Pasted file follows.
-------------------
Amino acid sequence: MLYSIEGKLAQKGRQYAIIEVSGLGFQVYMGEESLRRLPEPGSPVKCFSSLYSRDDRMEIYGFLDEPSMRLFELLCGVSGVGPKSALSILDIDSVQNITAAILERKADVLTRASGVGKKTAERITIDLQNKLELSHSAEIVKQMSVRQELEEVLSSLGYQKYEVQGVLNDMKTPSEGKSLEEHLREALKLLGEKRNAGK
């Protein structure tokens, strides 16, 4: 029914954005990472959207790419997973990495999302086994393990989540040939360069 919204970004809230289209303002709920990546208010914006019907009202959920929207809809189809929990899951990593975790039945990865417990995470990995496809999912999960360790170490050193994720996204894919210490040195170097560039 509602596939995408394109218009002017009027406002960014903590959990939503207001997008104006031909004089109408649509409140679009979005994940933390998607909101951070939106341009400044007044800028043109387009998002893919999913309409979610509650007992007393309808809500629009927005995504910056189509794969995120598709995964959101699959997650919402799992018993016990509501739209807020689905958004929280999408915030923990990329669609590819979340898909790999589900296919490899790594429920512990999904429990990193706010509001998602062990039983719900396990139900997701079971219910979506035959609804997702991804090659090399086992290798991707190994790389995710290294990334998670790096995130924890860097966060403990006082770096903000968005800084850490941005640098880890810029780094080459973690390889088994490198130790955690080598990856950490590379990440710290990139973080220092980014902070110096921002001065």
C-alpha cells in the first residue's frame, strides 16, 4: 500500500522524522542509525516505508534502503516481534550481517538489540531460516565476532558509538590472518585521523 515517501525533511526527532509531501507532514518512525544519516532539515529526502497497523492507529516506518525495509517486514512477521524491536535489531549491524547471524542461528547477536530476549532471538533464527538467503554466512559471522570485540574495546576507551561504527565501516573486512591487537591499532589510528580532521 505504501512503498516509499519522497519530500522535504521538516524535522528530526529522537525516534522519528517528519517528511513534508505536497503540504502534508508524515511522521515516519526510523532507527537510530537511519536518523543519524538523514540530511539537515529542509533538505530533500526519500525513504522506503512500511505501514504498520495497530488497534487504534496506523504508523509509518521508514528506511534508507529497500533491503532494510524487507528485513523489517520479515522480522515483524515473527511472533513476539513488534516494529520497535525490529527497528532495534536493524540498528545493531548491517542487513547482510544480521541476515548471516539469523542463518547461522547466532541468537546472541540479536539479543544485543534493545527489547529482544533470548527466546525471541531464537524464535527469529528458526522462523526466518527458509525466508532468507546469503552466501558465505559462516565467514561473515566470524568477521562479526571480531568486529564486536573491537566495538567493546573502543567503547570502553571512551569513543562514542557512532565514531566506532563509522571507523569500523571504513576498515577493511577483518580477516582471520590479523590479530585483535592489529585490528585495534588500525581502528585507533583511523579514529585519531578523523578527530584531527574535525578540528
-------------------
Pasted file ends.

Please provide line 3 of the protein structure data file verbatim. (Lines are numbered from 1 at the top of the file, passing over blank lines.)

C-alpha cells in the first residue's frame, strides 16, 4: 500500500522524522542509525516505508534502503516481534550481517538489540531460516565476532558509538590472518585521523 515517501525533511526527532509531501507532514518512525544519516532539515529526502497497523492507529516506518525495509517486514512477521524491536535489531549491524547471524542461528547477536530476549532471538533464527538467503554466512559471522570485540574495546576507551561504527565501516573486512591487537591499532589510528580532521 505504501512503498516509499519522497519530500522535504521538516524535522528530526529522537525516534522519528517528519517528511513534508505536497503540504502534508508524515511522521515516519526510523532507527537510530537511519536518523543519524538523514540530511539537515529542509533538505530533500526519500525513504522506503512500511505501514504498520495497530488497534487504534496506523504508523509509518521508514528506511534508507529497500533491503532494510524487507528485513523489517520479515522480522515483524515473527511472533513476539513488534516494529520497535525490529527497528532495534536493524540498528545493531548491517542487513547482510544480521541476515548471516539469523542463518547461522547466532541468537546472541540479536539479543544485543534493545527489547529482544533470548527466546525471541531464537524464535527469529528458526522462523526466518527458509525466508532468507546469503552466501558465505559462516565467514561473515566470524568477521562479526571480531568486529564486536573491537566495538567493546573502543567503547570502553571512551569513543562514542557512532565514531566506532563509522571507523569500523571504513576498515577493511577483518580477516582471520590479523590479530585483535592489529585490528585495534588500525581502528585507533583511523579514529585519531578523523578527530584531527574535525578540528